Pooled plan providers hoping to start operating pooled employer plans in 2021 will finally have the ability to register to do so, under regulations finalized by the Department of Labor (“DOL”) on November 16, 2020.
As described in detail in our prior alert, the SECURE Act created a new type of retirement vehicle called a “Pooled Employer Plan,” or PEP, in which multiple unrelated employers may participate and which may be sponsored by entities including financial services companies, such as banks, insurance companies and third-party administrators. The sponsors, referred to as “Pooled Plan Providers” or PPPs, are responsible for most fiduciary and administrative duties related to the PEPs they sponsor. The SECURE Act permits a PPP to begin sponsoring PEPs as soon as January 1, 2021, provided the PPP meets the SECURE Act’s requirements, including registration with the DOL and IRS before commencing operations. The DOL issued proposed regulations on August 20, and in its November 16 final regulations, softened some of the requirements it had originally proposed.
Initial Registration. A PPP’s initial registration, to be made on a new “Form PR,” generally must be made 30 days prior to a PPP’s “beginning operations as a” PPP. The DOL had initially stated in its proposed regulations that a PPP would be considered to have begun its operations if it publicly marketed its services as a PPP. However, the DOL removed references to marketing based on public comments noting the ambiguity and potential chilling effect of such a requirement. Under the final regulations, a PPP will generally be treated as having begun operations as a PPP on the earlier of when its first participating employer executes or adopts a participation or similar agreement for the PEP or the date the trustee for the PEP holds any asset in trust.
The DOL also provided a special transition rule to address concerns that PPPs may be forced to delay initiating operations because of the DOL’s delay in publishing the final PPP registration rule. Under this transition rule, a PPP may file its initial Form PR registration any time before February 1, 2021 (waiving the 30 day advance requirement), so long as it is filed before the PPP begins operating as a PPP.
The Form PR requirements are fairly straightforward, and will also satisfy the SECURE Act’s requirement that a PPP register with the Treasury Department and the Internal Revenue Service. Contents include the PPP’s name, EIN, contact information, websites used for marketing, compliance officer contact information, agent for service of legal process, date PEP operations are expected to commence, a description of the administrative, investment services that will be offered or provided in connection with the PEP (including a description of the role of affiliates), disclosures relating to criminal proceedings and convictions, and a statement disclosing certain ongoing civil and administrative proceedings.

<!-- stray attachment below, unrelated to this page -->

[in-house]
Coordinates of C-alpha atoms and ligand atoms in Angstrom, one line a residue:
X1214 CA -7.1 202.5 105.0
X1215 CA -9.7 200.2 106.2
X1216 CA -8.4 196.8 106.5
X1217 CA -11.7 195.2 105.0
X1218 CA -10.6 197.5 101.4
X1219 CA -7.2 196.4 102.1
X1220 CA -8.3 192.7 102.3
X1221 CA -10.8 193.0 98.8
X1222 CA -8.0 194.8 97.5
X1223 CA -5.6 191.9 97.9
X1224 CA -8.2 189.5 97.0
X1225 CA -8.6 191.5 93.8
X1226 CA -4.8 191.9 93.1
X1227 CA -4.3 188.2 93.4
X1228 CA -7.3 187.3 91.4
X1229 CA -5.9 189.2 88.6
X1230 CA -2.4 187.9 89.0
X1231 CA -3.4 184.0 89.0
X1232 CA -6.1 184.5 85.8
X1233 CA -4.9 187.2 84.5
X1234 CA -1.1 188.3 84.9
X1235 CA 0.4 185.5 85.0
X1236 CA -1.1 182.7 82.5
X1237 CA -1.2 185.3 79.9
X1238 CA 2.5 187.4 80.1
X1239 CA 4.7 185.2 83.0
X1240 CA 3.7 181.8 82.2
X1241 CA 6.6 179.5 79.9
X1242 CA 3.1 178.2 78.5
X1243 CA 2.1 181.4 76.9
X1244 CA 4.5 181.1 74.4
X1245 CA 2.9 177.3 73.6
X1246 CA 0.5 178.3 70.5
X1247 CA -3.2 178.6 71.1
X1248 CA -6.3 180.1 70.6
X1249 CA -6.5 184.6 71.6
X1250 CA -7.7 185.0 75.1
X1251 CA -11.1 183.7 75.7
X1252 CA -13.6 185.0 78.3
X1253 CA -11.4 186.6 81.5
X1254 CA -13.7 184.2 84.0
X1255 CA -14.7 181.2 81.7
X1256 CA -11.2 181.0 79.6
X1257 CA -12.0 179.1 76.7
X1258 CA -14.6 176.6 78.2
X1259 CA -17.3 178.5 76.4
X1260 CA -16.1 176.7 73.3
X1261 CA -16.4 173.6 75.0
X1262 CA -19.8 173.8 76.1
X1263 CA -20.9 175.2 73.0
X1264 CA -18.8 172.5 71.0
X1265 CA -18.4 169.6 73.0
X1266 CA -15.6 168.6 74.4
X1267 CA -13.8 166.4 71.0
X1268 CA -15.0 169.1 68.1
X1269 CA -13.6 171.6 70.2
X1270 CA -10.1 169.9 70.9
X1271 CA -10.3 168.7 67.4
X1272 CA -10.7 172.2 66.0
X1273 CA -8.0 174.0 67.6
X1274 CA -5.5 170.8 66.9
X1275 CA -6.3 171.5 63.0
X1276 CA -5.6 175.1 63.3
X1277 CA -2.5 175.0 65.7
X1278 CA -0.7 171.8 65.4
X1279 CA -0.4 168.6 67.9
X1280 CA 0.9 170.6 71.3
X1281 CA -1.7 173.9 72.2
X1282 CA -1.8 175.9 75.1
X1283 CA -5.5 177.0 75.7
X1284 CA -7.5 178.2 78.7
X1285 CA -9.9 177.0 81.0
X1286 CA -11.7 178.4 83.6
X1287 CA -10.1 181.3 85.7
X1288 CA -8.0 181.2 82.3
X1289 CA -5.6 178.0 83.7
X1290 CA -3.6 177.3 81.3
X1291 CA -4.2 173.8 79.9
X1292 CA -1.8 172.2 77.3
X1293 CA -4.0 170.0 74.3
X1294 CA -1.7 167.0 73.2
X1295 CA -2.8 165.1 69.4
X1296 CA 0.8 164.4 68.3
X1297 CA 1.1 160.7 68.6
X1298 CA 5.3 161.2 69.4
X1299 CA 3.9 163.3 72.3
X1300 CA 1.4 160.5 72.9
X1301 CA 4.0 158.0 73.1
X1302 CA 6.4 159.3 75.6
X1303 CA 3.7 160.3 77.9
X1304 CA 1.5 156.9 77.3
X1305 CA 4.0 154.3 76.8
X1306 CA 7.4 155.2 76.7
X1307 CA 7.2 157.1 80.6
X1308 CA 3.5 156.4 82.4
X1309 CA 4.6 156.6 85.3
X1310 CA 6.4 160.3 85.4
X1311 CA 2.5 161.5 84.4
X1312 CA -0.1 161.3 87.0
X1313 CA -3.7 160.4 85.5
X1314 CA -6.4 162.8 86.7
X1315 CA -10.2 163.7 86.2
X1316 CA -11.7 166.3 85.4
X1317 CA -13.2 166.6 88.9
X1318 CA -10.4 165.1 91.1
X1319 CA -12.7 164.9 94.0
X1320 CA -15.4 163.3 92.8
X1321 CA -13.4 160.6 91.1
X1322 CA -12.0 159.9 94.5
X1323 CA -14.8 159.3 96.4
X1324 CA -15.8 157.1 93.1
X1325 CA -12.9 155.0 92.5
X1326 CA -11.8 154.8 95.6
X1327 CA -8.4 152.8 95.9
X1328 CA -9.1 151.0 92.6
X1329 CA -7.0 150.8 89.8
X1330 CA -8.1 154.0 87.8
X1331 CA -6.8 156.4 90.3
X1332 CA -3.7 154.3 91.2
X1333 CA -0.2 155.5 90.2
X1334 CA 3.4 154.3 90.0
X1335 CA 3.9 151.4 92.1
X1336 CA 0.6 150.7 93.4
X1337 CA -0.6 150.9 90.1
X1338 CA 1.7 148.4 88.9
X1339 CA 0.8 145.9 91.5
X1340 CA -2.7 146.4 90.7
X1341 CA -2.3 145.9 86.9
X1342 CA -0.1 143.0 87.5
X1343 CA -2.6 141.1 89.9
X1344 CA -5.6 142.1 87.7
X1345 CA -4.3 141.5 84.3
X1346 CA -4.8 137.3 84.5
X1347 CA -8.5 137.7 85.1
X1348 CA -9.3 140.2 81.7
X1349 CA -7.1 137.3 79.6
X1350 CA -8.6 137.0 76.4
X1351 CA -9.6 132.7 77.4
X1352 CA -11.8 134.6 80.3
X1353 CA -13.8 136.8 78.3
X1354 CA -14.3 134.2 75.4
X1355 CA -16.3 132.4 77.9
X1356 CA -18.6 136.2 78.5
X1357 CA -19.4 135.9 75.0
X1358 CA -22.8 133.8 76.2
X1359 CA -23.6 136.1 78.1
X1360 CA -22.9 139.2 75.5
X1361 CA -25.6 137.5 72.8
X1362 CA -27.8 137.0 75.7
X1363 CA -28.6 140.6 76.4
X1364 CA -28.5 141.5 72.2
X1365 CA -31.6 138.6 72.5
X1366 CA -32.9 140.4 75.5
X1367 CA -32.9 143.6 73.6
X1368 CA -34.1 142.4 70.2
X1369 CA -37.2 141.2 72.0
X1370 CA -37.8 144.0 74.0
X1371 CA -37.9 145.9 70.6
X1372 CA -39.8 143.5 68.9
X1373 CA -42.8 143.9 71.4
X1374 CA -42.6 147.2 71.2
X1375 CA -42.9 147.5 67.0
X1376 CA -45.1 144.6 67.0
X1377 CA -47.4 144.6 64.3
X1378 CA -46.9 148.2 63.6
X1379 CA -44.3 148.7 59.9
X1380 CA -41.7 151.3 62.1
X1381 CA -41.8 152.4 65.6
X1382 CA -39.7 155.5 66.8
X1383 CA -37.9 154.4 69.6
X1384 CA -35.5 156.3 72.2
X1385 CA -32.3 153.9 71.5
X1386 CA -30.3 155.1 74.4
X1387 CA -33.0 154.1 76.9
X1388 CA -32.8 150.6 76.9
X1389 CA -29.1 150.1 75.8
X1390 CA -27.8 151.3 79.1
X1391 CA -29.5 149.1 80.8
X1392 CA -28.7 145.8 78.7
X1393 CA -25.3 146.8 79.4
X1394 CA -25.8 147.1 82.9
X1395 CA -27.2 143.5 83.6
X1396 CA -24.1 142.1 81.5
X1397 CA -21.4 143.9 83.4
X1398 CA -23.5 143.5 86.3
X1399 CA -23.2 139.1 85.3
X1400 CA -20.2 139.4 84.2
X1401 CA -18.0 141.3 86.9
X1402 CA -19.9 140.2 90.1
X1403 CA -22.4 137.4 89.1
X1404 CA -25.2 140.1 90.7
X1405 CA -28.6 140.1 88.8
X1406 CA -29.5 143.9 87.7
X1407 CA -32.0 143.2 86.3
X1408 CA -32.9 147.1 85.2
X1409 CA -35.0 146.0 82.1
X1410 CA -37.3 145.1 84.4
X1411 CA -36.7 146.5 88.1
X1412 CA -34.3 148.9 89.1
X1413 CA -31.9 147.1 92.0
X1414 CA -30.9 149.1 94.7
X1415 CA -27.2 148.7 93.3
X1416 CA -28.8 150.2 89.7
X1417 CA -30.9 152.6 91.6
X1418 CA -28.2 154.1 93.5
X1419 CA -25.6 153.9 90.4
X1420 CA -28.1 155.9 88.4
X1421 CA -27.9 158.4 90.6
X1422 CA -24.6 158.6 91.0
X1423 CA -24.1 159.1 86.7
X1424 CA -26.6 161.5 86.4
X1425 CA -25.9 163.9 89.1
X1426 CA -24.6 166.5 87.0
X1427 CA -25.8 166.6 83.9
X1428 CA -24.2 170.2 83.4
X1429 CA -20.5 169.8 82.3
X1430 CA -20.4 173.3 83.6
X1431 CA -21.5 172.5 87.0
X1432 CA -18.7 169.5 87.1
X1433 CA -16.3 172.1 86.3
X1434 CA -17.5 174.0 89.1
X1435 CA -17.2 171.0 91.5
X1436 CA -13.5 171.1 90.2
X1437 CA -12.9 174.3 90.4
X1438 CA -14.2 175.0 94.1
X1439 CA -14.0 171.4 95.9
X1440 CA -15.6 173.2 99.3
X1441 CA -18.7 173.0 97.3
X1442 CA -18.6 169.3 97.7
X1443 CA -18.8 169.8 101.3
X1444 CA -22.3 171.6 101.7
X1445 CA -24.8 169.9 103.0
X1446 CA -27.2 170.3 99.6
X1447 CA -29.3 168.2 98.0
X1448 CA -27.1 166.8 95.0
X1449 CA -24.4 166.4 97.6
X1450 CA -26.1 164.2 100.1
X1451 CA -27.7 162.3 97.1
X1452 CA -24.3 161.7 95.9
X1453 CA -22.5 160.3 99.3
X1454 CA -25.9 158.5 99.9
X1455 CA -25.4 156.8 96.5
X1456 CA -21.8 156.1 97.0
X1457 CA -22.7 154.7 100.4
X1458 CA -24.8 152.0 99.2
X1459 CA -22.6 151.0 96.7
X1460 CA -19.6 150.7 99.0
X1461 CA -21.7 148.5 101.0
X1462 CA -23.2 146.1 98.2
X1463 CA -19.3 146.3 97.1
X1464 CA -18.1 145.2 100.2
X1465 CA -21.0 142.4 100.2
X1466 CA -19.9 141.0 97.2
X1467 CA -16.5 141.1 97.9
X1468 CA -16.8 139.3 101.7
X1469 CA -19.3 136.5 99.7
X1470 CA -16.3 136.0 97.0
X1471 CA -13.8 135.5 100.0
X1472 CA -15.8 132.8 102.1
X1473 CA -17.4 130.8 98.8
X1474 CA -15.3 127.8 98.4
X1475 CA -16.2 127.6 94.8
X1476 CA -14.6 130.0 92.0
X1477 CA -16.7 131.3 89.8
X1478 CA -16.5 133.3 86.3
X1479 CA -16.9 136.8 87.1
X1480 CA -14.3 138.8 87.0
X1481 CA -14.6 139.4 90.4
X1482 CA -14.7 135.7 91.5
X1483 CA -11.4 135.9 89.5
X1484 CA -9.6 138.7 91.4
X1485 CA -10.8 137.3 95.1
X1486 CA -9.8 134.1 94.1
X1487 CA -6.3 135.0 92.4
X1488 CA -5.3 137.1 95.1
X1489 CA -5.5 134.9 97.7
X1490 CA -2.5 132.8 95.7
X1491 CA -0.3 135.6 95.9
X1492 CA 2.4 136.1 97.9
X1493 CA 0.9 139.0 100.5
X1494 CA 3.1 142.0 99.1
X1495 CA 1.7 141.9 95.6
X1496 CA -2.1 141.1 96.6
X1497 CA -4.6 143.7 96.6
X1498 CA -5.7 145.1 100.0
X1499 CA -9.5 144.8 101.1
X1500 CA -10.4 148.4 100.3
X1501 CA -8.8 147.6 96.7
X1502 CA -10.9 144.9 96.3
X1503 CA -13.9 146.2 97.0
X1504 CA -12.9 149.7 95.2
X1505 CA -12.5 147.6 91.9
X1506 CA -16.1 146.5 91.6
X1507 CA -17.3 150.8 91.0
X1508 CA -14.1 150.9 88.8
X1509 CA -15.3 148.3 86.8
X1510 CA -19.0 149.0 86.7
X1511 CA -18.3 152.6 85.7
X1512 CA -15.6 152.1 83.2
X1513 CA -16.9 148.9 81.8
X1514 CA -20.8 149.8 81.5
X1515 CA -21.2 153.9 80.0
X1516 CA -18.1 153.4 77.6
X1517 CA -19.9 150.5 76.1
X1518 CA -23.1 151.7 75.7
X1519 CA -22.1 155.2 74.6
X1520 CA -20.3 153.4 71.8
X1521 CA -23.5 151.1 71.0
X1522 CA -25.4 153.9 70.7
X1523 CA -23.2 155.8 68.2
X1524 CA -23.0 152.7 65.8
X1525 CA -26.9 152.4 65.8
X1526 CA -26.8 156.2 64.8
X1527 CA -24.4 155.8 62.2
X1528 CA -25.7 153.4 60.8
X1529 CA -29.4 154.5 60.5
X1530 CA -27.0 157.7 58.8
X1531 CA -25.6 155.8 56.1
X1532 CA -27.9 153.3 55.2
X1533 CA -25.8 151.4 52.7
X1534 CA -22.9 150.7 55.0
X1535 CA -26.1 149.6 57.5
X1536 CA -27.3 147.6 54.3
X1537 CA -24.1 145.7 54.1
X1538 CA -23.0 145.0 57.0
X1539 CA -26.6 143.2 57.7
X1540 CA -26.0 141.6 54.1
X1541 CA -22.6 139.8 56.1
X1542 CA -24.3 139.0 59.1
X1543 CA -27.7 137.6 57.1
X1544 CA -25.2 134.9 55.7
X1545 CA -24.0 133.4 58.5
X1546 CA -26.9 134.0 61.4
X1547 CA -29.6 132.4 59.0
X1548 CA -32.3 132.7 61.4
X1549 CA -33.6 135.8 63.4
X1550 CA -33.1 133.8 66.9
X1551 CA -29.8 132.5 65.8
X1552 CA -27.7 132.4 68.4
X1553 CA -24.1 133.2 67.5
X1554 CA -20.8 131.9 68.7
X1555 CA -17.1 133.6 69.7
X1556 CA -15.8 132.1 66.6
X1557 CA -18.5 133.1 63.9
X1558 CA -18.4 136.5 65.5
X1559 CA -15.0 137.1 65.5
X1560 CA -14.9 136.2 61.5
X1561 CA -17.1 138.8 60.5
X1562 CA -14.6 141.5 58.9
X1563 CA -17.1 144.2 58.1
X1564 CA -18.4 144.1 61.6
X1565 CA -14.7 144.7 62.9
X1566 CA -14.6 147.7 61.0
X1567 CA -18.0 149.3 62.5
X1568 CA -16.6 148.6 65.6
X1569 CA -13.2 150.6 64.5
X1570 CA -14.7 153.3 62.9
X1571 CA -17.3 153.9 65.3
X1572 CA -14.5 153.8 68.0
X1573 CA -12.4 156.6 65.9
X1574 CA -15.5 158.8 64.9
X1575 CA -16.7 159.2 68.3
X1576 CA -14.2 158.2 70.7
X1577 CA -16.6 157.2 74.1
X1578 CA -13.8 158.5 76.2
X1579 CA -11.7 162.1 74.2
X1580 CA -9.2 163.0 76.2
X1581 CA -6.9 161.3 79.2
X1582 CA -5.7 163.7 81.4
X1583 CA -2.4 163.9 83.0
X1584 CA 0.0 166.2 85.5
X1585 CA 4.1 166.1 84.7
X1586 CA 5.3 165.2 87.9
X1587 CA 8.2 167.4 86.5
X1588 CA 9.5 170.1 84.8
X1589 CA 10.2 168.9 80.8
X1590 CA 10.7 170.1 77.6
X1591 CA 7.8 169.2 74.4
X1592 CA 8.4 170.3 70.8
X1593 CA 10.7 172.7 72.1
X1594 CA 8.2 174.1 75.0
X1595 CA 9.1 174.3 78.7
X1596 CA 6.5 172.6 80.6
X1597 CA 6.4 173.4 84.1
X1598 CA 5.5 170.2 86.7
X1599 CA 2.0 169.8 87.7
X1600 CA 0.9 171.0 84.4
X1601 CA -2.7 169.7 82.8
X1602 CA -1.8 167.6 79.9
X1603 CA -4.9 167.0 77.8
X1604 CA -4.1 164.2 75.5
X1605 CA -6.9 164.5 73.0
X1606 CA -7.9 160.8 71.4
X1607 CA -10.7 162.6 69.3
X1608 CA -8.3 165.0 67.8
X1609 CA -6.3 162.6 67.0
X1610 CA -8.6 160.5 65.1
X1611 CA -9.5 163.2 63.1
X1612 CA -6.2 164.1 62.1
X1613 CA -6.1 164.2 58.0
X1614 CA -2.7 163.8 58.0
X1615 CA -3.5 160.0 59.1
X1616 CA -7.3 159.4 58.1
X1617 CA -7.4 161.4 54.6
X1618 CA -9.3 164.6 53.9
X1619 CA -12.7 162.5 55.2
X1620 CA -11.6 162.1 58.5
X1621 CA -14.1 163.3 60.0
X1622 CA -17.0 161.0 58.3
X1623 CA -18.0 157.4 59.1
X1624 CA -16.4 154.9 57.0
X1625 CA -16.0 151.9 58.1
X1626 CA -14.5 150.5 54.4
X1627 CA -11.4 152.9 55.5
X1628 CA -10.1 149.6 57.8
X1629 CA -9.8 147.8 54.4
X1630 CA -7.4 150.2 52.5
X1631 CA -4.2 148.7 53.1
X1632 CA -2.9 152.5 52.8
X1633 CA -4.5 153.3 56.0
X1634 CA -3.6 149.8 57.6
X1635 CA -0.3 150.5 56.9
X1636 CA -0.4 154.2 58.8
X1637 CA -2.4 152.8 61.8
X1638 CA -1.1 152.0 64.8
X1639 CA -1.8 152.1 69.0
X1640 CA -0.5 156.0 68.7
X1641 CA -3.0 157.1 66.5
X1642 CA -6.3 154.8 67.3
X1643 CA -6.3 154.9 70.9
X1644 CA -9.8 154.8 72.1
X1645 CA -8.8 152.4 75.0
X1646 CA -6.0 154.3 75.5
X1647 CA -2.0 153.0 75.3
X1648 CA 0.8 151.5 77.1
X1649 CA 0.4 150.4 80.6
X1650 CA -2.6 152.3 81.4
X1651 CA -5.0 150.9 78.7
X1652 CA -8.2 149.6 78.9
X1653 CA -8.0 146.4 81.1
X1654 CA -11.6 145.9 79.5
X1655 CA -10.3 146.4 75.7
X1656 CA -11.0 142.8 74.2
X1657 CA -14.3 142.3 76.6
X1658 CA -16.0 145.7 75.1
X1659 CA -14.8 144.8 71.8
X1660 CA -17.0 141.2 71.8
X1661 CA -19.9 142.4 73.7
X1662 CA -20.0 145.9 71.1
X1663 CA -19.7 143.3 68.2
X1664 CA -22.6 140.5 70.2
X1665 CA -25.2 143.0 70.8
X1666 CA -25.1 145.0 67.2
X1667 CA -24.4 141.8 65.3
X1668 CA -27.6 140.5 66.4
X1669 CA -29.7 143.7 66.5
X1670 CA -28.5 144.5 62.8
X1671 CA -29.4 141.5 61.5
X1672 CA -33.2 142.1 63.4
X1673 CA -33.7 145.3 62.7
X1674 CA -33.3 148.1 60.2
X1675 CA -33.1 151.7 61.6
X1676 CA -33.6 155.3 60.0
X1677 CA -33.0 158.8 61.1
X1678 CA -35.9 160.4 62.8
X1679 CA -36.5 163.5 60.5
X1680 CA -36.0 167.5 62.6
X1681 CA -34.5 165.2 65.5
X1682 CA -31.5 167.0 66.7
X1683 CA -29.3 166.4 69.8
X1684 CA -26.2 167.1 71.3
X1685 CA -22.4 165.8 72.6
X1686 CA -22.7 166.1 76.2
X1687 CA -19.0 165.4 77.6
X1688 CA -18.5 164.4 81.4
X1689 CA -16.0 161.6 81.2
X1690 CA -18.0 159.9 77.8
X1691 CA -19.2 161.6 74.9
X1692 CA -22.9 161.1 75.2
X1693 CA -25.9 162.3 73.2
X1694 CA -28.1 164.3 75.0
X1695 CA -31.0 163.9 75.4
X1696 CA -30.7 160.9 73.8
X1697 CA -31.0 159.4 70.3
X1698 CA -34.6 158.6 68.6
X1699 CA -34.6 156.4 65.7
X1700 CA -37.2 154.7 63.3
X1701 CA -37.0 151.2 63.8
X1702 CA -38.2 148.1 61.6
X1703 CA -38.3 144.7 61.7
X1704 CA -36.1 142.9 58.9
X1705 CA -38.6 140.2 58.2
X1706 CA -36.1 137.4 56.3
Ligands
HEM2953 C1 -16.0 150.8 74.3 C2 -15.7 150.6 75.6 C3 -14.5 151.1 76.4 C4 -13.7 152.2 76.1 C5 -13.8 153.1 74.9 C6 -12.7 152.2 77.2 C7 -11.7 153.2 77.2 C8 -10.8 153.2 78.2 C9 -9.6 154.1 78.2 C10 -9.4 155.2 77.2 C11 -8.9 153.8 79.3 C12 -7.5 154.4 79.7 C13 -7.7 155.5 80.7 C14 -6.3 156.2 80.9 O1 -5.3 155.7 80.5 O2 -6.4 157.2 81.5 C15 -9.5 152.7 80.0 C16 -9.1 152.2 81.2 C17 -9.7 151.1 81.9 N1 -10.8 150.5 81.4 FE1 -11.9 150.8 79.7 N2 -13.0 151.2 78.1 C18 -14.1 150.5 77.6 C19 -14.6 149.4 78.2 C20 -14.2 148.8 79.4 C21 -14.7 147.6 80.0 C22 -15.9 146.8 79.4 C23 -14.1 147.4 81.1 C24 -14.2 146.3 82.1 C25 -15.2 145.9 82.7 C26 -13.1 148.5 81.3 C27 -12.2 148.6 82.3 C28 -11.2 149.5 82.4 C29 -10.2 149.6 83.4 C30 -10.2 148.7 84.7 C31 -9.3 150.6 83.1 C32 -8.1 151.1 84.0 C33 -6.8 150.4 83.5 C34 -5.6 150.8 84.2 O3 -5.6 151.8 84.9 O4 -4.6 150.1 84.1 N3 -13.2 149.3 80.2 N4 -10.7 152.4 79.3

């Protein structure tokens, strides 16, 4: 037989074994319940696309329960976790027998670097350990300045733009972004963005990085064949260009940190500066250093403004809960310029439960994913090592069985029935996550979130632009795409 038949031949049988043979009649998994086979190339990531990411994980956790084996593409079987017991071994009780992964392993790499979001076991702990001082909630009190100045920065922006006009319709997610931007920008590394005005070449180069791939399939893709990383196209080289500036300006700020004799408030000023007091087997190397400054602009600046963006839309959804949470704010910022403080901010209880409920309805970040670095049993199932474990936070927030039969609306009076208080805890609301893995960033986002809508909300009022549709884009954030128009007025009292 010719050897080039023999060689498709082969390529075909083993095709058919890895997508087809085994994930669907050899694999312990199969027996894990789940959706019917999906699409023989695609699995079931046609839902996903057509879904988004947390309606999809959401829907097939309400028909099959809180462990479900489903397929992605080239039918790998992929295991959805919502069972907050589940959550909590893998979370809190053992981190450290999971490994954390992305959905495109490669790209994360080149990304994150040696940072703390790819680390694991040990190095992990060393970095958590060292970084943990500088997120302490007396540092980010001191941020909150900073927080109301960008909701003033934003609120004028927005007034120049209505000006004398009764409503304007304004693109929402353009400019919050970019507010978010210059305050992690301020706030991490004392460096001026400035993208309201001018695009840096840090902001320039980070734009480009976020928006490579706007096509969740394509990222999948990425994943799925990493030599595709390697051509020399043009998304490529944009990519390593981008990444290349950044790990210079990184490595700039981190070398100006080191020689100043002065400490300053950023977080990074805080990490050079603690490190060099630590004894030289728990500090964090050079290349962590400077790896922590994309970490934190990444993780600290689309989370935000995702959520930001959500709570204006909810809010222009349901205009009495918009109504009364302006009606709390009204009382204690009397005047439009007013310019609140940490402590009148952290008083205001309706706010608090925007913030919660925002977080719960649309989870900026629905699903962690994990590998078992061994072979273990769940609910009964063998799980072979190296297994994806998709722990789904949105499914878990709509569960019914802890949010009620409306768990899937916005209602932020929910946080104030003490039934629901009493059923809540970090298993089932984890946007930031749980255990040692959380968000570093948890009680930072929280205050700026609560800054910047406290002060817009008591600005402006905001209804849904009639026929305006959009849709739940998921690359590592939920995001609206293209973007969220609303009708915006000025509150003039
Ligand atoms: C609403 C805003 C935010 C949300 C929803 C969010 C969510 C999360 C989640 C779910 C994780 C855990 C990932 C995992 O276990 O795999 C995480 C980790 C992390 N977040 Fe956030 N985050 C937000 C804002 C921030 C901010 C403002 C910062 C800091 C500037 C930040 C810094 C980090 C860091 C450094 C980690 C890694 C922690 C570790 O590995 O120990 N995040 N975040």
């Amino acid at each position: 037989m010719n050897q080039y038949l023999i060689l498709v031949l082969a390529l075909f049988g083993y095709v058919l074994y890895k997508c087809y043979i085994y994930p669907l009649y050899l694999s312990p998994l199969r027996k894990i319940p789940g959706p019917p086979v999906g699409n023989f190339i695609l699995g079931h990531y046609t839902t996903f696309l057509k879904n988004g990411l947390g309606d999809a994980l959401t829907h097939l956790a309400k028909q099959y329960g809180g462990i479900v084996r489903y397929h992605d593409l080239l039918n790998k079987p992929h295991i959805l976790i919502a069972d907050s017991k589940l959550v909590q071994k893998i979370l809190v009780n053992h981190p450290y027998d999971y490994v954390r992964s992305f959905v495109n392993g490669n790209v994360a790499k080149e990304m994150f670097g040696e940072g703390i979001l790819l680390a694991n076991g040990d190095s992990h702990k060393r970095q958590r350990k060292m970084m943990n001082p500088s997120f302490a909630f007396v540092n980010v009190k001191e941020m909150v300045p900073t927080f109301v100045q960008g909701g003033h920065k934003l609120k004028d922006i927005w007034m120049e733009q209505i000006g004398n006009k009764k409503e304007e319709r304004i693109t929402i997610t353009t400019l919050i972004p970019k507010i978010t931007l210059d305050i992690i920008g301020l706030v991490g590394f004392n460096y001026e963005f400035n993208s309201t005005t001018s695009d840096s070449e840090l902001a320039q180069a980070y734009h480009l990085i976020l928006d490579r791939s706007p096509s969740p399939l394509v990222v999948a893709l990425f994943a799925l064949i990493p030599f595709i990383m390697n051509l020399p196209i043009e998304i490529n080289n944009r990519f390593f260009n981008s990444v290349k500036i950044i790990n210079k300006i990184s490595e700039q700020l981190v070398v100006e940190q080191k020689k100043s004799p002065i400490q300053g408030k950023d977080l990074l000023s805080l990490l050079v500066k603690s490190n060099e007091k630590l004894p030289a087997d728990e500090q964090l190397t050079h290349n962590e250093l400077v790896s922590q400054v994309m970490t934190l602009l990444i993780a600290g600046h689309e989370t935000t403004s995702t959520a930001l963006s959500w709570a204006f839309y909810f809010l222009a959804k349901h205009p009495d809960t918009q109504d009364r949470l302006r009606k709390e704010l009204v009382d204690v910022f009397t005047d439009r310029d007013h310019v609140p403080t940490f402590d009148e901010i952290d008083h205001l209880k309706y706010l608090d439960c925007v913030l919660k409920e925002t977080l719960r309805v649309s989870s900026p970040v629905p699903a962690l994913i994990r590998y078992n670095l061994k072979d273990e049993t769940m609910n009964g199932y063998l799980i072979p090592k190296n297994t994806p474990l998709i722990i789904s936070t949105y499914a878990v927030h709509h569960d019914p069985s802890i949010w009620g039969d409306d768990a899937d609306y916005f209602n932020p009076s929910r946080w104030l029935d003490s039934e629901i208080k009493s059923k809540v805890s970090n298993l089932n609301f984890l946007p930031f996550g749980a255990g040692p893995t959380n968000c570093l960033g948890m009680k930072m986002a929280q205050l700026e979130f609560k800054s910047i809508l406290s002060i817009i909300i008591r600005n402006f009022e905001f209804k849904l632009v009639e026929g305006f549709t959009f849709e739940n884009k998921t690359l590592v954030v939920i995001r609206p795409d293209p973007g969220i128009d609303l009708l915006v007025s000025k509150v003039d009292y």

Supplemental Filings. The final rules also set forth requirements for two types of supplemental filings. First, a PPP is generally required to file a supplemental filing with respect to each PEP that it operates that includes certain information on the PEP, such as the PEP’s name and plan number, unless that information was included in its initial Form PR filing. This supplemental filing is due no later than the time at which the PPP begins operating the applicable PEP. The second type of supplemental filing is to report to the DOL changes in previously reported registration information and certain other “reportable events.” This type of supplemental filing is due on the later of (a) 30 days after the end of the calendar quarter in which the change or reportable event occurred, or (b) 45 days after the change or reportable event occurred.
Final Filing. A PPP must file a final Form PR when it has terminated and ceased all operations.
The post Diving into the Pooled Plan Provider Deep End? It’s Time to Register! appeared first on Benefits & Compensation Blog.